New York: The list of investors who say they were duped in one of Wall Street’s biggest pyramid scams is growing, snaring some of the world’s biggest banking institutions and hedge funds, the super rich and the famous, pensioners and charities.
The alleged victims who sunk cash into veteran Wall Street money manager Bernard Madoff’s investment pool include a trust tied to real estate magnate Mortimer Zuckerman and a charity of movie director Steven Spielberg. The Wall Street Journal reported that the foundation of Nobel laureate Elie Wiesel also took a hit.
Among the world’s biggest banking institutions, Britain’s HSBC Holdings PLC, Royal Bank of Scotland Group PLC and Man Group PLC, Spain’s Grupo Santander SA, France’s BNP Paribas and Japan’s Nomura Holdings all reported that they had fallen victim to Madoff’s alleged pyramid, scheme.
The 70-year-old Madoff, well respected in the investment community after serving as chairman of the Nasdaq Stock Market, was arrested on Thursday in what prosecutors say was a $50 billion scheme to defraud investors. Some investors claim they’ve been wiped out, while others are still likely to come forward.
“There were a lot of very sophisticated people who were duped, and that happens a great deal when you’ve had somebody decide to be unscrupulous,” said Harvey Pitt, a former chairman of the Securities and Exchange Commission, a regulatory agency in charge of monitoring investment funds like the one Madoff operated.
The extent of the potential damage prompted a leading fund manager in London to lash out at US regulators for failing to detect the fraud earlier.
“I think now it is very difficult for people to invest in things that are meant to be regulated in America, because they haven fallen down in the job,” Nicola Horlick, the manager of Bramdean Alternatives, which has 9% of its funds invested in Madoff’s scheme, told the British Broadcasting Corp.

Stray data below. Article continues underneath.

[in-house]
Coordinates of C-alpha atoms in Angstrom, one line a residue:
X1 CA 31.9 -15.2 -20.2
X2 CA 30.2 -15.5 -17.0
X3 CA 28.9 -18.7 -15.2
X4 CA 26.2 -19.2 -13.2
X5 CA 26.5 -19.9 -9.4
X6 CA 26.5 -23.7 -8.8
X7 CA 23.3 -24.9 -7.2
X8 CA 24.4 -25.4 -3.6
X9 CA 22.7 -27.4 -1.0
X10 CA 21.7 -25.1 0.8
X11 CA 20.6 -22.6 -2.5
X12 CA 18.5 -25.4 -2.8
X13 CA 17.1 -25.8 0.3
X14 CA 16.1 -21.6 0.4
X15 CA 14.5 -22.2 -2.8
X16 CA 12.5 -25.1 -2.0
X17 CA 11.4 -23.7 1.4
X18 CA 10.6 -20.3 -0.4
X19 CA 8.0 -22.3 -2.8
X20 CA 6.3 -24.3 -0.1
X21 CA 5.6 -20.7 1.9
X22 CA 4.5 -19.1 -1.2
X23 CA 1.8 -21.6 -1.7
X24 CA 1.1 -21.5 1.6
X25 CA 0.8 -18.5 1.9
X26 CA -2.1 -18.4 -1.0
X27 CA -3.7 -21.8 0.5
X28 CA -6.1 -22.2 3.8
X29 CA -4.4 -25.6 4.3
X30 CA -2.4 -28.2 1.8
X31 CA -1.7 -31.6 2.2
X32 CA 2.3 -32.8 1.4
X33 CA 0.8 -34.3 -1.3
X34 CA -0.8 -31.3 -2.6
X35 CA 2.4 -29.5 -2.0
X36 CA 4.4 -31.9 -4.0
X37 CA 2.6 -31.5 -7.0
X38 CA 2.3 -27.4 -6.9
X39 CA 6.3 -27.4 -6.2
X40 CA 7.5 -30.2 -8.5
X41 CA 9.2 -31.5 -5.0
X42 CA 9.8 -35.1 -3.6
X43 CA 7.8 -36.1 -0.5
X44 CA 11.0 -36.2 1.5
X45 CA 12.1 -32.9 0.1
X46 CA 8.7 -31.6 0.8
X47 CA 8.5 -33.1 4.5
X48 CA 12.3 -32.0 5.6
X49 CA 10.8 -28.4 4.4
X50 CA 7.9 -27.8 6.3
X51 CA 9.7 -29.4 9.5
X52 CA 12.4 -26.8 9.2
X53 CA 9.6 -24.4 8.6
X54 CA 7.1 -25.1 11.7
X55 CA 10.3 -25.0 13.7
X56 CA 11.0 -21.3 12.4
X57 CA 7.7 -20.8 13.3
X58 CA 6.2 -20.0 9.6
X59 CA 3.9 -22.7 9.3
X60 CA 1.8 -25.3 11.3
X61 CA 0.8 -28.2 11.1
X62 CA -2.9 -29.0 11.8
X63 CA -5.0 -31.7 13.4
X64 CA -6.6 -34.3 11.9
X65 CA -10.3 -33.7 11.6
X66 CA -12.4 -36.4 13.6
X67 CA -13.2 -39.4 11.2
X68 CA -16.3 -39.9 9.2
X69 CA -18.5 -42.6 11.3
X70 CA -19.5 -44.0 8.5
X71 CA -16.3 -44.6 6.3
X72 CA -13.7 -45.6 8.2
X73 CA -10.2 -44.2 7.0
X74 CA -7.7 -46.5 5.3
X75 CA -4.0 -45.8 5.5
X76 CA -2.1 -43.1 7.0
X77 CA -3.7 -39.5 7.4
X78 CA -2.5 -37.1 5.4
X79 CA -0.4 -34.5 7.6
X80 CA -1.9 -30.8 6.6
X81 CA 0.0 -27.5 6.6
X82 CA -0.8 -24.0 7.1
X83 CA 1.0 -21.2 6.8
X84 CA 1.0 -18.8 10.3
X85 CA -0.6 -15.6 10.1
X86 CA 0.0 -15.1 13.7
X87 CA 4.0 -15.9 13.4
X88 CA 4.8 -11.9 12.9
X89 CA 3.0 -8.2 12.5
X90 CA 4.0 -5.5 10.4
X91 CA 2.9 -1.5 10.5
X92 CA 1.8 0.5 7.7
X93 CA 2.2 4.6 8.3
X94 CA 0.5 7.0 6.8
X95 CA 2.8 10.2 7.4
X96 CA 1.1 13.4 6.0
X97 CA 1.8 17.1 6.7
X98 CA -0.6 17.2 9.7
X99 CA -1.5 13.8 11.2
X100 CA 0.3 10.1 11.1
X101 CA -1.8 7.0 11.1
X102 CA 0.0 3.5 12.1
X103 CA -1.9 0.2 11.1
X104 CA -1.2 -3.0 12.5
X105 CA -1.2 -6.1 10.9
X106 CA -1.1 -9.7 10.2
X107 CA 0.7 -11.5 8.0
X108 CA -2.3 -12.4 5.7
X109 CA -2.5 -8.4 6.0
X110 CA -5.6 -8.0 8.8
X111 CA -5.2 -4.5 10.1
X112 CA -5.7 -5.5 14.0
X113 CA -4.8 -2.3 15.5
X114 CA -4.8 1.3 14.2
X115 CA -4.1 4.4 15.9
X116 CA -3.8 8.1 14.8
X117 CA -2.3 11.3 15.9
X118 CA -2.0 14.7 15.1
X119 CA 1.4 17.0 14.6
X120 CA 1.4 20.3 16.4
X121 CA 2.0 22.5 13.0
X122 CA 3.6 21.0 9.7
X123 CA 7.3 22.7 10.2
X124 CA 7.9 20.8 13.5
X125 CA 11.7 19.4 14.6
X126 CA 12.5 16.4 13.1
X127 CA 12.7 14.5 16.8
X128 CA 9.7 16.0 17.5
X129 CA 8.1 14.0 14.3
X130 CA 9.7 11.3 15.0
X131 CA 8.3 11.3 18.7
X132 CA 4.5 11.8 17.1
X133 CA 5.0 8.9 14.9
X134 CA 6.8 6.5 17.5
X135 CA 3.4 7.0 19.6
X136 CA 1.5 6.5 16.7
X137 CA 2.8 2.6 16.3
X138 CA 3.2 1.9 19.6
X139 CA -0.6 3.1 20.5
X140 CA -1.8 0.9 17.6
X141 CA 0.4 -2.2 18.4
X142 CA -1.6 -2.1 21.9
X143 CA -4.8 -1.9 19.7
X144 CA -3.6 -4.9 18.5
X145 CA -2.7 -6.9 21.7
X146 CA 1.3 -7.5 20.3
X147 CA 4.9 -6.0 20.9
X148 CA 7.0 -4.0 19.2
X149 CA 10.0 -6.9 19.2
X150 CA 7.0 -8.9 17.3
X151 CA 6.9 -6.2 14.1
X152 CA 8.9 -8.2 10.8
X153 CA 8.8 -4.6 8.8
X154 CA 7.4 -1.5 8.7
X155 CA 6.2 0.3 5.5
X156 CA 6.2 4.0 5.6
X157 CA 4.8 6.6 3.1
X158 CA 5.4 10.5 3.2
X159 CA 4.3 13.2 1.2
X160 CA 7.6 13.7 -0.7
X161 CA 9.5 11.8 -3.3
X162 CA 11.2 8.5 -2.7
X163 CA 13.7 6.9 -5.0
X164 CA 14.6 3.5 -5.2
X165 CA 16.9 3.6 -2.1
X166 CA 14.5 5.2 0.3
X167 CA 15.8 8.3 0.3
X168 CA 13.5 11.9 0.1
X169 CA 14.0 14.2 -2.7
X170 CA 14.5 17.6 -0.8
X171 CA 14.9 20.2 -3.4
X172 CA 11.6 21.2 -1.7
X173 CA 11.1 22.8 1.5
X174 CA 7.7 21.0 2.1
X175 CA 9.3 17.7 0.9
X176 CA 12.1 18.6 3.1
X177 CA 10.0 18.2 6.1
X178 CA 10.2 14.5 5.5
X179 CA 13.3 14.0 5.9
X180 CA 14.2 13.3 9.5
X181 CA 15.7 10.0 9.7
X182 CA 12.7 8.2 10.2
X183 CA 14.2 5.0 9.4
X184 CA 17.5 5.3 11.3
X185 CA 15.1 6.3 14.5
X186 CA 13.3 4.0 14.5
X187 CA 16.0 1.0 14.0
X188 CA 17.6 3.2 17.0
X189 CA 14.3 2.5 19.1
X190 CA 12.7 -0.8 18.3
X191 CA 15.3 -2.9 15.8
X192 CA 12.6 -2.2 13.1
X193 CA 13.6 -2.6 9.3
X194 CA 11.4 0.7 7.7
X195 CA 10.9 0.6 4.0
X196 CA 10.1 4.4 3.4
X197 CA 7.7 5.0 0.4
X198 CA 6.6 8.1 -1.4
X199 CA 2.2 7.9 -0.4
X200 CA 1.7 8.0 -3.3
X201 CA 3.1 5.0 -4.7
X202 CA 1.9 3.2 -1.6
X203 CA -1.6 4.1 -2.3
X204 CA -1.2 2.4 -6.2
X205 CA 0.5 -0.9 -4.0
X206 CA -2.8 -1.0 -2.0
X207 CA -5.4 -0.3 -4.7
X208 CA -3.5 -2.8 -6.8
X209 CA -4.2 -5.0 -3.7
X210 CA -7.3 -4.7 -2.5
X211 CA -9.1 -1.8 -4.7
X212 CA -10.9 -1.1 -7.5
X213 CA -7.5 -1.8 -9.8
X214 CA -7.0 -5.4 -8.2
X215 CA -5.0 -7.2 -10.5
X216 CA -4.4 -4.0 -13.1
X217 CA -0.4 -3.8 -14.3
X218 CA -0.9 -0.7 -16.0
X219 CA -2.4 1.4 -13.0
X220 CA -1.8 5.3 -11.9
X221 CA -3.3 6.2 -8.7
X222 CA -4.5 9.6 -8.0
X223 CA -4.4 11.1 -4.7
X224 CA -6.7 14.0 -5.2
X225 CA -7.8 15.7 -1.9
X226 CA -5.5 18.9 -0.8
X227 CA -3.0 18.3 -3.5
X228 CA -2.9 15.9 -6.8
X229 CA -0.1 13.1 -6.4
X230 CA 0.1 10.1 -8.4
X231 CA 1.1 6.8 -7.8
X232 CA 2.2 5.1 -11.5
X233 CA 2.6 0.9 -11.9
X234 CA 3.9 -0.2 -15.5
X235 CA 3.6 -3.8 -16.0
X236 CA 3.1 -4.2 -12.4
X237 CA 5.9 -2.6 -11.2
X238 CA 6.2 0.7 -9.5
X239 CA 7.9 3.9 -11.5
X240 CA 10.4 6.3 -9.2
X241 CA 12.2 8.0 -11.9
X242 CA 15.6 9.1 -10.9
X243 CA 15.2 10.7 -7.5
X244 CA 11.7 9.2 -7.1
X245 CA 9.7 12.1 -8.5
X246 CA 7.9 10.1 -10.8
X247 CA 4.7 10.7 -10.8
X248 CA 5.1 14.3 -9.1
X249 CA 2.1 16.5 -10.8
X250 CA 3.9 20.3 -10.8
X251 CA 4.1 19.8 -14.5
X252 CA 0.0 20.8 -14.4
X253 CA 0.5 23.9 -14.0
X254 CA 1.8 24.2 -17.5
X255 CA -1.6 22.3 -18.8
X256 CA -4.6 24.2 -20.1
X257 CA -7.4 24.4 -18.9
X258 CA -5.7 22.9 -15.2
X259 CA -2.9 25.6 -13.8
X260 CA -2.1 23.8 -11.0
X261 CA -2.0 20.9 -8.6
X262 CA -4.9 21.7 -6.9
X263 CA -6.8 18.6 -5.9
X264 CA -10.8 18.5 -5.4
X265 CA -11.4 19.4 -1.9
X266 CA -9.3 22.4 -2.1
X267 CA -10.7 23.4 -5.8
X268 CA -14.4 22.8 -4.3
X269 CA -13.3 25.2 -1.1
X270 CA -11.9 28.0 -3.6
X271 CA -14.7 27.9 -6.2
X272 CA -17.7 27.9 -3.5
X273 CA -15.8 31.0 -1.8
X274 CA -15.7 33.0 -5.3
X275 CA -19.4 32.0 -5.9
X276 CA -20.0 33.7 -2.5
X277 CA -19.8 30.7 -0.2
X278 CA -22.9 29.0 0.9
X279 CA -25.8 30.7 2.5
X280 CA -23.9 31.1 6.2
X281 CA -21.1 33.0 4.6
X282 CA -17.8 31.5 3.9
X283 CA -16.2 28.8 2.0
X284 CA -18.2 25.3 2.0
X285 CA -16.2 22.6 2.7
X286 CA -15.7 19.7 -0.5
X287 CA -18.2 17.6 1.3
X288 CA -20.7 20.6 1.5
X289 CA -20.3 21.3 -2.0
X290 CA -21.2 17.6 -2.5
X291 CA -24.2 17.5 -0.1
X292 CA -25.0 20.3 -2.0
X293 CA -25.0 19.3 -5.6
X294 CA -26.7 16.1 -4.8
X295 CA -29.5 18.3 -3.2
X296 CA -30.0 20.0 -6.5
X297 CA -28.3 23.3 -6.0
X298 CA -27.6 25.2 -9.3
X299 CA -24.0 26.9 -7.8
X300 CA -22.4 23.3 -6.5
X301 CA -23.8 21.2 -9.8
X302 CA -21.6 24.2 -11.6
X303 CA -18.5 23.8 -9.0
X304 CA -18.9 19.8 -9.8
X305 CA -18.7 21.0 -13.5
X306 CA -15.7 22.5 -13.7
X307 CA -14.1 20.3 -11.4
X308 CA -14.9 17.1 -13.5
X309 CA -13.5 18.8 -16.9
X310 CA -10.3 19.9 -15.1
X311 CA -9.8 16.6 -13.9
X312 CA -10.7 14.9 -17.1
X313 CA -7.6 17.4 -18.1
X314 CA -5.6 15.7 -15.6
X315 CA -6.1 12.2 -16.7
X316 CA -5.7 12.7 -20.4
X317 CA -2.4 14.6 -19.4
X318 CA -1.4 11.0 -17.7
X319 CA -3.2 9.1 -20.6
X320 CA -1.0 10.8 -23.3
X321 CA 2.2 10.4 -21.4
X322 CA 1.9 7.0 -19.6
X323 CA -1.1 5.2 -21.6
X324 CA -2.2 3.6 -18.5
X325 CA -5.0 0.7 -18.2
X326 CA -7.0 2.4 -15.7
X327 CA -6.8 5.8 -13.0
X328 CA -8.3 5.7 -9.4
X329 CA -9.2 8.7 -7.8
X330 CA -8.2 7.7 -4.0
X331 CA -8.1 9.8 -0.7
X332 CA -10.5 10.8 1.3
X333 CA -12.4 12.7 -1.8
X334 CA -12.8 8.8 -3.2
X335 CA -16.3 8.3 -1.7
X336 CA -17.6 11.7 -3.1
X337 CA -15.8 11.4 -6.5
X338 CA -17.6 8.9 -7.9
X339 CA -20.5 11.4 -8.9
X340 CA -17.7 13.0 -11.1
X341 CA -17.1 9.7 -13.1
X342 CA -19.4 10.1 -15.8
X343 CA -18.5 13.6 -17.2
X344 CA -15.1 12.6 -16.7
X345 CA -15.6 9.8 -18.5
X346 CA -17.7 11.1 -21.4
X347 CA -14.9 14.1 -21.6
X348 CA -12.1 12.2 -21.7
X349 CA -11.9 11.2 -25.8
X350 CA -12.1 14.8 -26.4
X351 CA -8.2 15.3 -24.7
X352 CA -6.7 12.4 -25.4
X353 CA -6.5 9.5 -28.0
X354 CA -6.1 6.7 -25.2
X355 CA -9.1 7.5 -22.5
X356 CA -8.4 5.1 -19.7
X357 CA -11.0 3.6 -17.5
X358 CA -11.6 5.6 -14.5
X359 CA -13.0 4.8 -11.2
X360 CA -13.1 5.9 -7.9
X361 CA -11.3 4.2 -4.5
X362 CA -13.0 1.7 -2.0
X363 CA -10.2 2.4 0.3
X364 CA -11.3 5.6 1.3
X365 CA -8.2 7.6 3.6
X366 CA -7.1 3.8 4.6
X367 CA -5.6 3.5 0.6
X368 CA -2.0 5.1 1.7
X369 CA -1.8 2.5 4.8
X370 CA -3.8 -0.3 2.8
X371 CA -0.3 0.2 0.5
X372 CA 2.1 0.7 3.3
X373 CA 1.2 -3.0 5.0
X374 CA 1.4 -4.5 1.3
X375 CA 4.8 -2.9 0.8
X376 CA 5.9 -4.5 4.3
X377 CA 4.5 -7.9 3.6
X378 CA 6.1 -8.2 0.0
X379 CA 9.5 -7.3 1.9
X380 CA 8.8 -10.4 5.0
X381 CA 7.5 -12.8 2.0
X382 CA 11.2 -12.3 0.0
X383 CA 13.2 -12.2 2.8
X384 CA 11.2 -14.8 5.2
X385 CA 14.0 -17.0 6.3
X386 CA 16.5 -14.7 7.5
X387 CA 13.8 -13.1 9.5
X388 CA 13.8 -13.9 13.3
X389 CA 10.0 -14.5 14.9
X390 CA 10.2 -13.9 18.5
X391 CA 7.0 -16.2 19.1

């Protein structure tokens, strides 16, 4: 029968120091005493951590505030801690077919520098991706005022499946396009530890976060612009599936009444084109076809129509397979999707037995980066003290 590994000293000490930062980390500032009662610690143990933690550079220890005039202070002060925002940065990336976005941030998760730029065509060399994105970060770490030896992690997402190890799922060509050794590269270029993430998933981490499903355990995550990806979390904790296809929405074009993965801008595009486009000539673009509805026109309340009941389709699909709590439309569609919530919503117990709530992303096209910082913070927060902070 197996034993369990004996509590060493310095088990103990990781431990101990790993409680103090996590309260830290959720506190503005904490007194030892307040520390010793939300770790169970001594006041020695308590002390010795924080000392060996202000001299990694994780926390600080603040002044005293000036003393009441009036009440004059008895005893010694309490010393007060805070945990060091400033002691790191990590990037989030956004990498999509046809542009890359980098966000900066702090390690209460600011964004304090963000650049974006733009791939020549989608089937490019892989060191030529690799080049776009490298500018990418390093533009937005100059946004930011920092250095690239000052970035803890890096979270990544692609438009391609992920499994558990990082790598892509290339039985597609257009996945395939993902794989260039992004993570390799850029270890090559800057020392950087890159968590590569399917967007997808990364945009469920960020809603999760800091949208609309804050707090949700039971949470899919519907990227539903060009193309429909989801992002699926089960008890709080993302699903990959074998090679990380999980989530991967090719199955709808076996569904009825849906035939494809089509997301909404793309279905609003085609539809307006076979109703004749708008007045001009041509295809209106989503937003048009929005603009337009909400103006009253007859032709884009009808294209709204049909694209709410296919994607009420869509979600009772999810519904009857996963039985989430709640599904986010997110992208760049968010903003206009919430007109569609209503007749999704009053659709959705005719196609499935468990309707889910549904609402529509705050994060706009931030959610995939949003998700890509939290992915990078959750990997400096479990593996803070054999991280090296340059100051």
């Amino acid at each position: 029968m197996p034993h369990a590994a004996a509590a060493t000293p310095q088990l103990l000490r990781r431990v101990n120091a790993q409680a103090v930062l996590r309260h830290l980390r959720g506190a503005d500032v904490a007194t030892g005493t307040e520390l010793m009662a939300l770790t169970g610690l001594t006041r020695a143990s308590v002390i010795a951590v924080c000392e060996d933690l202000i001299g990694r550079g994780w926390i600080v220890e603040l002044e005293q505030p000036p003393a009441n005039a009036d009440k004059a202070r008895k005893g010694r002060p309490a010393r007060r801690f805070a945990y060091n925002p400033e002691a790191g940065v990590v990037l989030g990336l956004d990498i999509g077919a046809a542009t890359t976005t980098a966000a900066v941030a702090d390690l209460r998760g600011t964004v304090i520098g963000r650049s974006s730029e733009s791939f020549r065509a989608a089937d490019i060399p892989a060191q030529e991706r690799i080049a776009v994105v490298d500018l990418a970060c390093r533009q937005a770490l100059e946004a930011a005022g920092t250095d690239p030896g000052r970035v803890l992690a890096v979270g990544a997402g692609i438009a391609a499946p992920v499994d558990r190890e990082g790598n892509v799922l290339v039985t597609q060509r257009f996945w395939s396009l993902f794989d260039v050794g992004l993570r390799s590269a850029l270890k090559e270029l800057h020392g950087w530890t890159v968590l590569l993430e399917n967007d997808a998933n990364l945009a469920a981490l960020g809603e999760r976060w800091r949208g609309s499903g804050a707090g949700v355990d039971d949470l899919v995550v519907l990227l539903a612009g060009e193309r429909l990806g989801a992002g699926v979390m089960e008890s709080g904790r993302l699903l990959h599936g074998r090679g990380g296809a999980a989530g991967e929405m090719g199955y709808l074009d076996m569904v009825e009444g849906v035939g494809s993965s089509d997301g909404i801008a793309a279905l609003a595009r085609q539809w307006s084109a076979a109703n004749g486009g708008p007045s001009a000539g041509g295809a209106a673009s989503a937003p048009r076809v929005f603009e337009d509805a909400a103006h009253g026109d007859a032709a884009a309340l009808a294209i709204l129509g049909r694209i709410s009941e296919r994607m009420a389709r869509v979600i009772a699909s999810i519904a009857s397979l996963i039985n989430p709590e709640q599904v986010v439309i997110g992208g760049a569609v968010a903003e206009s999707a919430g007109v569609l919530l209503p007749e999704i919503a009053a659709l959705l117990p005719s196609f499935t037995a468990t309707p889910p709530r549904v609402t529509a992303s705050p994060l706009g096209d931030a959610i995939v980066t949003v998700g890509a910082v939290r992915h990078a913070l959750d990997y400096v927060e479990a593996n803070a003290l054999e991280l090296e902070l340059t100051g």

Among US investors, the Boston-based Robert I Lappin Charitable Foundation, a charity that financed trips for Jewish youth to Israel, let go of its staff after revealing that the money for its operations was invested with Madoff.
New Jersey Sen. Frank Lautenberg, one of the wealthiest members of the US Senate, entrusted his family’s charitable foundation to Madoff. Lautenberg’s attorney, Michael Griffinger, said they weren’t yet sure the extent of the foundation’s losses, but that the bulk of its investments had been handled by Madoff.
Lautenberg’s foundation handed out more than $765,000 to at least 100 recipients in 2006, according to the most recent listing on Guidestar, which tracks charitable organization filings.
The foundation helps support a variety of religious, educational, civic and arts organizations in New Jersey and elsewhere, and its contributions range from a gift of more than $300,000 to the United Jewish Communities of MetroWest New Jersey to a $2,000 donation to a children’s program at the Hackensack Medical Center.
Reports from Florida to Minnesota included profiles of ordinary investors who gave Madoff their money. Some had been friends with him for decades, others were able to invest because they were a friend of a friend. They told stories of losing everything from $40,000 to an entire nest egg worth well over $1 million.
They join a list of more powerful investors that have come forward, all worried about the extent of their losses. The roster of names include former Philadelphia Eagles owner Norman Braman, New York Mets owner Fred Wilpon and J Ezra Merkin, the chairman of GMAC Financial Services, among others.
Mortimer Zuckerman, the chairman of real estate firm Boston Properties and owner of the New York Daily News and US News & World Report, said his charitable trust, Mortimer B Zuckerman Charitable Remainder Trust, incurred losses of about $30 million, impacting approximately 11% of the value of the trust.
Mark Levy, a spokesman for Steven Spielberg, confirmed that the director’s Wunderkinder Foundation had investments with Madoff.